Cue the angry ululations from Sessions. He is stomping his feet, demanding that the funding restriction be rescinded. He believes in the consent of the governed as much as another Republican – Abe Lincoln did.

And like Abe, he is determined to use force to impose his will upon those who do not consent.

But what gives the attorney general – or any other person – the moral right to deny consenting adults access to marijuana for medical or any other reason?

To continue reading: Sessions vs. Trump . . . vs. Us

On Closer Inspection, Debt of Bankrupt Spanish Construction Firm Grows Four-Fold, by Don Quijones

You often don’t know how indebted a struggling company is until it files for bankruptcy and creditors come crawling out of the woodwork. From Don Quijones at wolfstreet.com:

Spain appears to have a brand-new Abengoa — the imploded energy giant whose fabulous accounting tricks pushed creditors into a black hole — on its hands: Isolux was until recently a fairly large privately owned infrastructure company with operations spanning the globe.

When the group declared bankruptcy last July, its cash flow in Spain was barely enough to cover a month’s operating costs. The group had a a total workforce of 3,884 and 119 infrastructure projects under development of which 39 were still operational and the remaining 90 had been halted.

The company tried to reduce its debt addiction through agreements with investment funds but they fell through. It also made two attempts to go public, in Brazil and Spain. Both failed.

The bankruptcy proceedings affected seven subsidiaries. At the time, the company stated that it owed €405 million to suppliers, that its total financial debt — including those companies not included under the Spanish Insolvency Act filing — was €1.3 billion, of which €557 million was associated with project financing, and that the total deficit on the group’s balance sheet was about €800 million.

Turns out, according to the bankruptcy receivers, the shortfall is actually €3.8 billion — four-and-a-half times the company’s original estimate — and the group’s total debt, at €5.7 billion, is over €4 billion more than the amount stated by the company 10 months ago.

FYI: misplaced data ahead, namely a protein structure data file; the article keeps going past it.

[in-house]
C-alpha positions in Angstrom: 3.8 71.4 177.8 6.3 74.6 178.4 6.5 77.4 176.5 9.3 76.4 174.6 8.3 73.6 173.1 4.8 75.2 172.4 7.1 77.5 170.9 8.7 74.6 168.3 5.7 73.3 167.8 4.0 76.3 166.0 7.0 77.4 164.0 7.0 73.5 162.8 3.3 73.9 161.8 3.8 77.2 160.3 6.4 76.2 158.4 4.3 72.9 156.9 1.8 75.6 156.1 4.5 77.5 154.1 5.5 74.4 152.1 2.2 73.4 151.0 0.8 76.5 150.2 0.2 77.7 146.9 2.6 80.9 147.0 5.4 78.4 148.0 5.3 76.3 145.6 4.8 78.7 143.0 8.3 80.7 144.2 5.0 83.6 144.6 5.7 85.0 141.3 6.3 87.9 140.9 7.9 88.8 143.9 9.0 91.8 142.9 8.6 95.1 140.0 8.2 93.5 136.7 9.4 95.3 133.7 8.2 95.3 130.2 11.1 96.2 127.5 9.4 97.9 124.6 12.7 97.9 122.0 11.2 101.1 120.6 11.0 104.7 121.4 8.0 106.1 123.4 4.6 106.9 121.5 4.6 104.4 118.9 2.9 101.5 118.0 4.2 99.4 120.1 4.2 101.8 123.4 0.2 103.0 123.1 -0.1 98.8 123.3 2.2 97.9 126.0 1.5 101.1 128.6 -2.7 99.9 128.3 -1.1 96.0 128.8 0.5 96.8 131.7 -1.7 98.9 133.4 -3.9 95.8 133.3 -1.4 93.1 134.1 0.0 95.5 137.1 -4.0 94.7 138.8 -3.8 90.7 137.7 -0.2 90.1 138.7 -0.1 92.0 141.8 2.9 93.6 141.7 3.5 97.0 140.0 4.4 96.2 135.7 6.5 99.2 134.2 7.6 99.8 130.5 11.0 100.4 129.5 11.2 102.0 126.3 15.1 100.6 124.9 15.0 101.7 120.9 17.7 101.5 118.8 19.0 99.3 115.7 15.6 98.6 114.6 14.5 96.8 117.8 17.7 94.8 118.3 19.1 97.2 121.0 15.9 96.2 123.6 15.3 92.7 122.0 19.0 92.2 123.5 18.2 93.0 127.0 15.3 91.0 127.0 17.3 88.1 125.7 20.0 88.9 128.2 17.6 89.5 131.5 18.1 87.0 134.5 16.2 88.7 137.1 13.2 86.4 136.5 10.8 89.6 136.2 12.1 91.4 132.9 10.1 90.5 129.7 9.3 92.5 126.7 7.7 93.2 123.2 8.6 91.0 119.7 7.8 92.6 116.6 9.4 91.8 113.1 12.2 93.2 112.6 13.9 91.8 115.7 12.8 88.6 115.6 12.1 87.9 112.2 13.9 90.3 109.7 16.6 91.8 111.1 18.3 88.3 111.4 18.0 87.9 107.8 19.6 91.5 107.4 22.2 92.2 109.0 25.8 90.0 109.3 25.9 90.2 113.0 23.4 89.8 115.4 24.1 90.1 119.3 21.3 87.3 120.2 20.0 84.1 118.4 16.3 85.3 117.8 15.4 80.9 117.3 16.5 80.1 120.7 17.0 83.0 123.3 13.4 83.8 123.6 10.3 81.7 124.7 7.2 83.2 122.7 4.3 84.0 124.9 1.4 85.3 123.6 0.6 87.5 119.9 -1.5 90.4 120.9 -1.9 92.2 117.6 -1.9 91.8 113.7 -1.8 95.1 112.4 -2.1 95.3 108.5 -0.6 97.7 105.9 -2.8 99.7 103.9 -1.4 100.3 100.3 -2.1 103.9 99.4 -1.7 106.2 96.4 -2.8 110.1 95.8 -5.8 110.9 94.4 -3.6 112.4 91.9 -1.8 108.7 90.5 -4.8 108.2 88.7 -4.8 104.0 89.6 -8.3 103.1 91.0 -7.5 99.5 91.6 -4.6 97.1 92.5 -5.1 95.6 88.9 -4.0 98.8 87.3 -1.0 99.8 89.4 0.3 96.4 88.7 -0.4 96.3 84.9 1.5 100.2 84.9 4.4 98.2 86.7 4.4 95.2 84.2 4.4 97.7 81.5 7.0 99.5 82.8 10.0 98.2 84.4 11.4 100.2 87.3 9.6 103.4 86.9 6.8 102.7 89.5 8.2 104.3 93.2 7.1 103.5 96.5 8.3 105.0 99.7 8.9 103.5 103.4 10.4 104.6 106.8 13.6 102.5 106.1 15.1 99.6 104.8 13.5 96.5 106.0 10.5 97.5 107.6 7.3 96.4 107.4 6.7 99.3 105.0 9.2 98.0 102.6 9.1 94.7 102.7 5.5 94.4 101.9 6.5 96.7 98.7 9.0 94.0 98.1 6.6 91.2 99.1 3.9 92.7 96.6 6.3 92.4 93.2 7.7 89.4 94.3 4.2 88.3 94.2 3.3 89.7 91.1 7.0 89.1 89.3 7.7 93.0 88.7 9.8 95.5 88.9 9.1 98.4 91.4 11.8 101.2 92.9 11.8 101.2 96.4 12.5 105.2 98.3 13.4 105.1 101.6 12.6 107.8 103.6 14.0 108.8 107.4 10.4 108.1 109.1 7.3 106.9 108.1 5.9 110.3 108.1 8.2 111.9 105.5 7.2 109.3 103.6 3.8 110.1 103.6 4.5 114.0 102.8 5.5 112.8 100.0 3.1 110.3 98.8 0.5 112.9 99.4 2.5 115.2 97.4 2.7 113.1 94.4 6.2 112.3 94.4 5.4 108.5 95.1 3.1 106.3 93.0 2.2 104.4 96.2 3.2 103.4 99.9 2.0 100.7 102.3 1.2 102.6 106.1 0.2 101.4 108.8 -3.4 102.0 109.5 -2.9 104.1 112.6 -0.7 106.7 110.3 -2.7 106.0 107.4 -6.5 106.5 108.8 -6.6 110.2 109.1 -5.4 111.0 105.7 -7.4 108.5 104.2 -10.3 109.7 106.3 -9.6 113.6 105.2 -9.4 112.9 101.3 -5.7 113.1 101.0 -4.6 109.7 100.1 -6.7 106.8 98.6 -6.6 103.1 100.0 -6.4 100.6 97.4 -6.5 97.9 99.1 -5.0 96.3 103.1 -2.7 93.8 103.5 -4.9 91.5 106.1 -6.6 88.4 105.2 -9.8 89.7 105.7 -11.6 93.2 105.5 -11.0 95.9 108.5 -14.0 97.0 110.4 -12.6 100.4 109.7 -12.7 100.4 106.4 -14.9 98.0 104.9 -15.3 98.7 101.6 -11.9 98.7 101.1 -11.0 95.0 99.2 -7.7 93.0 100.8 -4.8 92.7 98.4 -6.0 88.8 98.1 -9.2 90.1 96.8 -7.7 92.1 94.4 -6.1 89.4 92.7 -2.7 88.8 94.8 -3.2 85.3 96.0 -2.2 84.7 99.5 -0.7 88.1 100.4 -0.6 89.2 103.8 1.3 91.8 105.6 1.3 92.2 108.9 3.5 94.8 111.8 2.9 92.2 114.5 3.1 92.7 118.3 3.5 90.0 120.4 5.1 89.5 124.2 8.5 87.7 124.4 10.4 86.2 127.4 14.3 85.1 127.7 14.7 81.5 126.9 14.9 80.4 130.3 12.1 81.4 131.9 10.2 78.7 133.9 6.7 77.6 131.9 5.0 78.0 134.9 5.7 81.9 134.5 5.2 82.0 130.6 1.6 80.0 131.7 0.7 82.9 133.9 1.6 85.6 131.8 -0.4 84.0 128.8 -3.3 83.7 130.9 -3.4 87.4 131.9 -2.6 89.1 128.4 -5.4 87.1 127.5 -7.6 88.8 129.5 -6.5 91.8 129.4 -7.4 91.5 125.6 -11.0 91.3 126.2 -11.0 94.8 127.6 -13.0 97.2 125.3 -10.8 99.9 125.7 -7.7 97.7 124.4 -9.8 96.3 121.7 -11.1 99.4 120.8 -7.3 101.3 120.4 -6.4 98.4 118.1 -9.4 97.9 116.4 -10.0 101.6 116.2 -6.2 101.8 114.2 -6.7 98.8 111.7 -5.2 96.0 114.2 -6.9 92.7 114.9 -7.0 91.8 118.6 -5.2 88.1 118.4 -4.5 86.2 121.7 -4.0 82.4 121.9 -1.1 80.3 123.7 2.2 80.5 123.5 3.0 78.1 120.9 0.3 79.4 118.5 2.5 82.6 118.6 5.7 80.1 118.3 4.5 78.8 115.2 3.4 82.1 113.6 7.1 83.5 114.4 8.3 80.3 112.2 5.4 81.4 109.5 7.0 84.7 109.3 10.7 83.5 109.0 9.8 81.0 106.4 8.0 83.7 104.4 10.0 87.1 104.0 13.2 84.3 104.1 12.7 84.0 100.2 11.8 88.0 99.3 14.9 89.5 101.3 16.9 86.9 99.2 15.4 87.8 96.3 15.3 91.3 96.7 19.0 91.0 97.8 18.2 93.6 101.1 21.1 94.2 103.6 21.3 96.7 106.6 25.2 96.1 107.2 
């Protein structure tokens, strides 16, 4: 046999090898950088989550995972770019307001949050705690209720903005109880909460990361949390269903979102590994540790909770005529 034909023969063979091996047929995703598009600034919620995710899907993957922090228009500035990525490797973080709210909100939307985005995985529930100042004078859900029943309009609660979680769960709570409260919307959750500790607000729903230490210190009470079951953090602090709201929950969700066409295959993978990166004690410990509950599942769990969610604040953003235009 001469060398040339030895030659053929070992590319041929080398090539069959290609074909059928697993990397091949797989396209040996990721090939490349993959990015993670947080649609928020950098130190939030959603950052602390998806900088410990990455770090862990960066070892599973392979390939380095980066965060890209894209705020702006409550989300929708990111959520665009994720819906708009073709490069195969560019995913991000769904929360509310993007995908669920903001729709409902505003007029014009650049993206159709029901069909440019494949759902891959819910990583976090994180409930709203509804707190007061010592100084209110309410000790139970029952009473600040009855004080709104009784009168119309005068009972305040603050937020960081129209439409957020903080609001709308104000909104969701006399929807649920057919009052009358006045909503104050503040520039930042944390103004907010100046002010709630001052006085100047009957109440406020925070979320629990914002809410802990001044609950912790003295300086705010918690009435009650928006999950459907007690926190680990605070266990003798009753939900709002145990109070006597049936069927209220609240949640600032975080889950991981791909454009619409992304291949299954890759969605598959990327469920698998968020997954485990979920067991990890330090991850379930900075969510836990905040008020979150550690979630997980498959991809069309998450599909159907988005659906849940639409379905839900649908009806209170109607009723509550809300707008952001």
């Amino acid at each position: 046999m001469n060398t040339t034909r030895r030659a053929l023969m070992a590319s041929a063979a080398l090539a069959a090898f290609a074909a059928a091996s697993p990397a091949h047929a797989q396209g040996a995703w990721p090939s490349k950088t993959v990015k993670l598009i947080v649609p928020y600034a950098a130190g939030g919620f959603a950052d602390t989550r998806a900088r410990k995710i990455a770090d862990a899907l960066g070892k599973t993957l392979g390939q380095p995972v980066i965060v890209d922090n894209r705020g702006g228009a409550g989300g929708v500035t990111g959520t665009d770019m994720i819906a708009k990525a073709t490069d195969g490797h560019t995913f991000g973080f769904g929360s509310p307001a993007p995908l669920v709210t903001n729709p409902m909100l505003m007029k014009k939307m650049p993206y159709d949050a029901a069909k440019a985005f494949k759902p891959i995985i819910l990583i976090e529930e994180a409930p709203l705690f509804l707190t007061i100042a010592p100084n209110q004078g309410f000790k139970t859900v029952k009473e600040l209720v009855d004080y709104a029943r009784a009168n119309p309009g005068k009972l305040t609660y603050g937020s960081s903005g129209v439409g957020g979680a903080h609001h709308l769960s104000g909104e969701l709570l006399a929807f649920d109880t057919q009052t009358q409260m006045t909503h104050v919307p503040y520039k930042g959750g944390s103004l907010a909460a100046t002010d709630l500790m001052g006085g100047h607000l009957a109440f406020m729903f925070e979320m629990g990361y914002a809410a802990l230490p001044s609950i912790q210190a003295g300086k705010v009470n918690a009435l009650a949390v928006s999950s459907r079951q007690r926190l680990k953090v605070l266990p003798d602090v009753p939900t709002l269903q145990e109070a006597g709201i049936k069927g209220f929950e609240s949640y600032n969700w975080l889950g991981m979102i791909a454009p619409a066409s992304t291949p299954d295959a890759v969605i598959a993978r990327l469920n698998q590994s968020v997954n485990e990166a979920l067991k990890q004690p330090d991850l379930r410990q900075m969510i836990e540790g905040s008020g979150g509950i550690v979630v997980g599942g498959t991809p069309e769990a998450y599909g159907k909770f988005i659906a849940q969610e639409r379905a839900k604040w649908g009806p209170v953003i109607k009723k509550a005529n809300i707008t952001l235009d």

This amount does not include the group’s dual or contingent liabilities. The receiver’s report concludes that the current situation will probably culminate in the liquidation of the entire group.

How did all this come to pass? According to the receiver’s report, the collapse of the real estate bubble in Spain and the drastic reduction in public work tenders during the crisis led Isolux to massively expand its international operations, as many large Spanish companies did in the aftermath of the housing bubble collapse.

To continue reading: On Closer Inspection, Debt of Bankrupt Spanish Construction Firm Grows Four-Fold

State Property, by Robert Gore

Franklin D. Roosevelt’s New Deal wrung from the trauma of the 1930s a lasting legacy of economic and social reform, including the Social Security Act, new banking and financial laws, regulatory legislation, and new opportunities for organized labor. Taken together, these reforms gave a measure of security to millions of Americans who had never had much of it, and with it, a fresh sense of having a stake in their country.

From the dust jacket description of Freedom From Fear, The American People in Depression and War, 1929-1945, David M. Kennedy, Oxford University Press, (1999)

When one man’s security becomes another man’s chain gang.

The above paragraph concisely sums up conclusions about the New Deal that can be found in thousands of textbooks, histories, and articles. You can guess that the tome (it’s 858 pages, SLL has not read it) reflects the reigning academic ideology, an impression furthered by its Pulitzer Prize. Pulitzers are awarded to fans of Franklin Delano Roosevelt and the New deal, not critics. If the latter stood a chance, Amity Shlae’s fine critical analysis, The Forgotten Man, A New History Of The Great Depression, might have received one.